Anytime the government gets involved in eminent domain — we have that with wind farms, for example, in Iowa — there's some people that are unhappy with us using the land for wind farms. But, on the other hand, you get clean energy that way.
There are tradeoffs involved in government policy. You get into that with the question of eminent domain, all of that sort of thing.
But I think I'm going to let Dave talk to the more technical questions you get into.
But I would say, overall, you have people with widely different interests. Obviously, a big interest is the cost of electricity.
And to some extent, every public utility commission that makes a decision on gas versus coal versus wind versus solar is making a decision based partly on the economics to their ratepayers, partly on their feelings about what is the best for society, and those commissions are appointed state by state to make those decisions.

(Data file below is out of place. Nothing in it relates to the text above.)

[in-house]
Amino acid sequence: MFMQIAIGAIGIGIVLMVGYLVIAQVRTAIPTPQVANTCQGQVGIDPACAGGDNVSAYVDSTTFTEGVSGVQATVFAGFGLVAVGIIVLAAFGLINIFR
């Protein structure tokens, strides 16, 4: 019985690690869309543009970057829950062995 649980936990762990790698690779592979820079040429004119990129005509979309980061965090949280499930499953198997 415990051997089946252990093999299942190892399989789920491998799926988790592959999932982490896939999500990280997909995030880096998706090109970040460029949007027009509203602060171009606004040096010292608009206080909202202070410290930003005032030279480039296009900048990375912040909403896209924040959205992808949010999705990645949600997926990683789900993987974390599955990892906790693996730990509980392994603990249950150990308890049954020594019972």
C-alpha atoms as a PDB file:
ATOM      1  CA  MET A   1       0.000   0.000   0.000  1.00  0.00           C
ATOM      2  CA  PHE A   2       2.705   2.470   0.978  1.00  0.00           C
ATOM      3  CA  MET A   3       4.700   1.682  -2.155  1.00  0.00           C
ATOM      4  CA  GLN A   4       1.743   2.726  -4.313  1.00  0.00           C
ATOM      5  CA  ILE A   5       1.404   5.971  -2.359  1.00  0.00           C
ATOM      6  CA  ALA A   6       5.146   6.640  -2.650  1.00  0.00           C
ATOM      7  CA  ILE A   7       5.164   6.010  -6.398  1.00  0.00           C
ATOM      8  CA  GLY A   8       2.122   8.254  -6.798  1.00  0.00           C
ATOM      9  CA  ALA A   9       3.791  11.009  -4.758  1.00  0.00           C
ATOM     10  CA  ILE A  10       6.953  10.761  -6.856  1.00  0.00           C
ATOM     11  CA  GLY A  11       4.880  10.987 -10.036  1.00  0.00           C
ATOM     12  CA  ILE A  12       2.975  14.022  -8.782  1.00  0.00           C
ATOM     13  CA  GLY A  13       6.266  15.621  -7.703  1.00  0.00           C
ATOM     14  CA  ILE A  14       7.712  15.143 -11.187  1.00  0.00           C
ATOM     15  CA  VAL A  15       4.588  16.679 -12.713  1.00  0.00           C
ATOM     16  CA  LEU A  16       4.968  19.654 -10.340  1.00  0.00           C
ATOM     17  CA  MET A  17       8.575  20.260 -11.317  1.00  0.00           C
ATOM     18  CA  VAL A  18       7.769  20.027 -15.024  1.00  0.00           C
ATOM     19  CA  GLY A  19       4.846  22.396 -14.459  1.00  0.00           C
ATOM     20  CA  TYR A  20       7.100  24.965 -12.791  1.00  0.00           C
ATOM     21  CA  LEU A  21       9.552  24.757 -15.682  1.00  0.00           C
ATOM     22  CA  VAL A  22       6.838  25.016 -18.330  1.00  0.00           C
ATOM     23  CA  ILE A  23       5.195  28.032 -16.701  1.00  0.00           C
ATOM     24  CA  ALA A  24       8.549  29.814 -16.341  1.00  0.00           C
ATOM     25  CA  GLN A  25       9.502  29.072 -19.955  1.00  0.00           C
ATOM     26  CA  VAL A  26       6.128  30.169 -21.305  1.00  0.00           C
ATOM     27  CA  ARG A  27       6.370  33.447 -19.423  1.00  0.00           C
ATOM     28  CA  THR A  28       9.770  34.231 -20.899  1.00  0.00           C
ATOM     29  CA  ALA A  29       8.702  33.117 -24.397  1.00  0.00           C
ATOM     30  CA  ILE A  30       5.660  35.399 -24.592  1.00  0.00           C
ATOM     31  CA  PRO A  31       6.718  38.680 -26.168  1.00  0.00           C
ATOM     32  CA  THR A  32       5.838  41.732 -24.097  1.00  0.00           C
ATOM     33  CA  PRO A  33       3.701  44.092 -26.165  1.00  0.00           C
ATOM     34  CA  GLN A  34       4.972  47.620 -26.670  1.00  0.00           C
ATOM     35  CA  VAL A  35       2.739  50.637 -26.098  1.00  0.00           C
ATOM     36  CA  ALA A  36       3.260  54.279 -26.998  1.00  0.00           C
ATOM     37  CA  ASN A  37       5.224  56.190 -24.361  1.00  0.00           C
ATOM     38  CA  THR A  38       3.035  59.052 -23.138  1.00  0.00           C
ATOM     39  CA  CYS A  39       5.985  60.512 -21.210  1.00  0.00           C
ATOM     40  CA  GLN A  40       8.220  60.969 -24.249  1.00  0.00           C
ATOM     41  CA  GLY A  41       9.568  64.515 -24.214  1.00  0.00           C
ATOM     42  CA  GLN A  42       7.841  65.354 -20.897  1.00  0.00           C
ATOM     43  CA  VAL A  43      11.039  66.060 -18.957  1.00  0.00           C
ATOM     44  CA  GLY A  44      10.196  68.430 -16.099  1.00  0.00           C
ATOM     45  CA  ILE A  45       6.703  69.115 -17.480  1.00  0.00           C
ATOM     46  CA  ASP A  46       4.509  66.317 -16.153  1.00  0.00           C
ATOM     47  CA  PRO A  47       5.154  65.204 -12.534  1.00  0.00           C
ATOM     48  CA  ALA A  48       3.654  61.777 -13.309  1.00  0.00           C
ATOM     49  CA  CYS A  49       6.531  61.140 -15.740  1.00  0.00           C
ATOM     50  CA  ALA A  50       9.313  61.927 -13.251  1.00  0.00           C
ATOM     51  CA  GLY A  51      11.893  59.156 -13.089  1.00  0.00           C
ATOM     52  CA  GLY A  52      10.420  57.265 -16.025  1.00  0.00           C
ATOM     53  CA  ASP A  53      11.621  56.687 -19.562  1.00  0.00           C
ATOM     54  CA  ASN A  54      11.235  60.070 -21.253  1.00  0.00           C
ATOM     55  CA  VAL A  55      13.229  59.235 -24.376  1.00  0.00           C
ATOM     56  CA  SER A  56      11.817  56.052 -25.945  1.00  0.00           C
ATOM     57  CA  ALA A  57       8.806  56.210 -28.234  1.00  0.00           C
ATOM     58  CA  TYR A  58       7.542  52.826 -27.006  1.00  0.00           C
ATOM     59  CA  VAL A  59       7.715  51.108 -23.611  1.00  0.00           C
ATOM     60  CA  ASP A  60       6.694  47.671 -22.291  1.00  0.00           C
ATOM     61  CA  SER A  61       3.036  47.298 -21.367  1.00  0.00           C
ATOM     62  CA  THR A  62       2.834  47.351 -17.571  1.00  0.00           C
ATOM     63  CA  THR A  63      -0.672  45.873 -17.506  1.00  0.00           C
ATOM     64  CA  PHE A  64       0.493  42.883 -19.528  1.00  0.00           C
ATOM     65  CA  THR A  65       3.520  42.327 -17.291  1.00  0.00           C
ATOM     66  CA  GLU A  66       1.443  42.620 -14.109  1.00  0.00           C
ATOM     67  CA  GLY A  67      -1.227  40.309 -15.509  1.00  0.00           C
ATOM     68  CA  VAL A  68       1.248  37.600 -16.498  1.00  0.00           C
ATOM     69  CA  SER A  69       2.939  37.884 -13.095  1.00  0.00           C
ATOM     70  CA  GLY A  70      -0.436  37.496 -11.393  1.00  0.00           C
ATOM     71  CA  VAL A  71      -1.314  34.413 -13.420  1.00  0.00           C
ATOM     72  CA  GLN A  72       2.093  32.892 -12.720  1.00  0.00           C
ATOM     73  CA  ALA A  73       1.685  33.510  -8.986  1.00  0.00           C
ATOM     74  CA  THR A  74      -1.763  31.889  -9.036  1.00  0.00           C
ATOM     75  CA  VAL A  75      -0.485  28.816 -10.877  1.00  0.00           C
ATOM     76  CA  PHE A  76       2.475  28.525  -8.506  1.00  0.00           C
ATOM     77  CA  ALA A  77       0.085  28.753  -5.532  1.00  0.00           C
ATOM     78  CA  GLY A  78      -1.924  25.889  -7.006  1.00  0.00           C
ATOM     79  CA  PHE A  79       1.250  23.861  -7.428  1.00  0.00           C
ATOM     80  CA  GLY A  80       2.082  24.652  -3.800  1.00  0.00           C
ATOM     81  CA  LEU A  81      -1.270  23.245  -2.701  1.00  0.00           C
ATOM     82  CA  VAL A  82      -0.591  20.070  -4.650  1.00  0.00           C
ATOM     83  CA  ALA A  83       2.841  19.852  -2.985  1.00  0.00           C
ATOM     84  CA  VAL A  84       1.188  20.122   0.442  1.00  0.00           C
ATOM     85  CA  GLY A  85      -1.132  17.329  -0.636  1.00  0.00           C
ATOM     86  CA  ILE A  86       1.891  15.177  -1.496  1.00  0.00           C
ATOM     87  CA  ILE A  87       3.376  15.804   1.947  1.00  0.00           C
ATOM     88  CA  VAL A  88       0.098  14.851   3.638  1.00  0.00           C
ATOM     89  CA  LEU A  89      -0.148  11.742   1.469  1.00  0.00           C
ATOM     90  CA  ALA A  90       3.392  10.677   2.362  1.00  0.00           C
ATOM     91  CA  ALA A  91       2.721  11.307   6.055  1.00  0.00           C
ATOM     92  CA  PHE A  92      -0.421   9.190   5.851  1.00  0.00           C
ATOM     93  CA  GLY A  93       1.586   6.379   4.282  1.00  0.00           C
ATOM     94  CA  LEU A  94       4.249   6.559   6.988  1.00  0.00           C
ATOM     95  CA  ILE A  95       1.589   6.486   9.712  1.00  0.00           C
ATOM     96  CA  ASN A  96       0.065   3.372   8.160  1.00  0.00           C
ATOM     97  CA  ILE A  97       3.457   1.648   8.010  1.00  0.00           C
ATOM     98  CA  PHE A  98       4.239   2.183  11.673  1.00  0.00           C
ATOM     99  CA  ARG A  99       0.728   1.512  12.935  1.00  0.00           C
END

Now, in addition, in this case we have the FERC as it's called, the Federal Energy Regulation Commission, that will also have to rule on it.
They will listen to everybody. They'll listen to you. They'll listen to the 28 others that Dave mentioned. In the end we will do exactly what they say.
I mean, as a public utility, if they tell us to put up — not put up coal, we will not put up coal. If they tell us to put up wind, assuming that there is a place where there is wind, we will put up wind. We follow the dictates of the regulatory bodies that tell us what to do.
And in the end they give us a fair return on the assets employed, and we will get that return whatever the assets may be. If they tell us to put in coal assets, we'll get a return out of that.
So from our standpoint, from the standpoint of profitability, it's neutral.
From the standpoint of society, weighing all these different things, that's a decision society will make.
But, Dave, let's — do you want to talk to the algae question?
DAVE SOKOL: Sure. First, it's important, the Karuk tribe did do a study and found bioaccumulation of microcystins, or blue-green algae, in the perch and the fresh water mussels in the Klamath River.